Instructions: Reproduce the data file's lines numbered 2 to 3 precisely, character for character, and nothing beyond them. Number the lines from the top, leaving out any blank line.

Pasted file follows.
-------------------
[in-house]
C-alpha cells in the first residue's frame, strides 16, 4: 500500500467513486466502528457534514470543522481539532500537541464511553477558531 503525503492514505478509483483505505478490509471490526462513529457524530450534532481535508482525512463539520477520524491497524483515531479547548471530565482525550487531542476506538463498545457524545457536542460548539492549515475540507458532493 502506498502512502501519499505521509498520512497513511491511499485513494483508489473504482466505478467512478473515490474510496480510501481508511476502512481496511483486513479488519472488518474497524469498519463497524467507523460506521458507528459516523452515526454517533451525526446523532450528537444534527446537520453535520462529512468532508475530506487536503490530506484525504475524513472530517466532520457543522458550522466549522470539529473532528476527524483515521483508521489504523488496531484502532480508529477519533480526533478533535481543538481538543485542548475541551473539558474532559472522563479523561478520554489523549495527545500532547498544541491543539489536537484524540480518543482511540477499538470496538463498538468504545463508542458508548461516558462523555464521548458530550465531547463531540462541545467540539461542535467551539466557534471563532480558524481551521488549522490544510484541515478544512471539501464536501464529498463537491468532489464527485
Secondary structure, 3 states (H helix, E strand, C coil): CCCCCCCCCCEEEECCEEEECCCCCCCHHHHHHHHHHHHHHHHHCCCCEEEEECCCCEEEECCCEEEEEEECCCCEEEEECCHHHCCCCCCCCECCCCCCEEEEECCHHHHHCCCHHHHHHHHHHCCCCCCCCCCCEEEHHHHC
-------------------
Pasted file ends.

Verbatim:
C-alpha cells in the first residue's frame, strides 16, 4: 500500500467513486466502528457534514470543522481539532500537541464511553477558531 503525503492514505478509483483505505478490509471490526462513529457524530450534532481535508482525512463539520477520524491497524483515531479547548471530565482525550487531542476506538463498545457524545457536542460548539492549515475540507458532493 502506498502512502501519499505521509498520512497513511491511499485513494483508489473504482466505478467512478473515490474510496480510501481508511476502512481496511483486513479488519472488518474497524469498519463497524467507523460506521458507528459516523452515526454517533451525526446523532450528537444534527446537520453535520462529512468532508475530506487536503490530506484525504475524513472530517466532520457543522458550522466549522470539529473532528476527524483515521483508521489504523488496531484502532480508529477519533480526533478533535481543538481538543485542548475541551473539558474532559472522563479523561478520554489523549495527545500532547498544541491543539489536537484524540480518543482511540477499538470496538463498538468504545463508542458508548461516558462523555464521548458530550465531547463531540462541545467540539461542535467551539466557534471563532480558524481551521488549522490544510484541515478544512471539501464536501464529498463537491468532489464527485
Secondary structure, 3 states (H helix, E strand, C coil): CCCCCCCCCCEEEECCEEEECCCCCCCHHHHHHHHHHHHHHHHHCCCCEEEEECCCCEEEECCCEEEEEEECCCCEEEEECCHHHCCCCCCCCECCCCCCEEEEECCHHHHHCCCHHHHHHHHHHCCCCCCCCCCCEEEHHHHC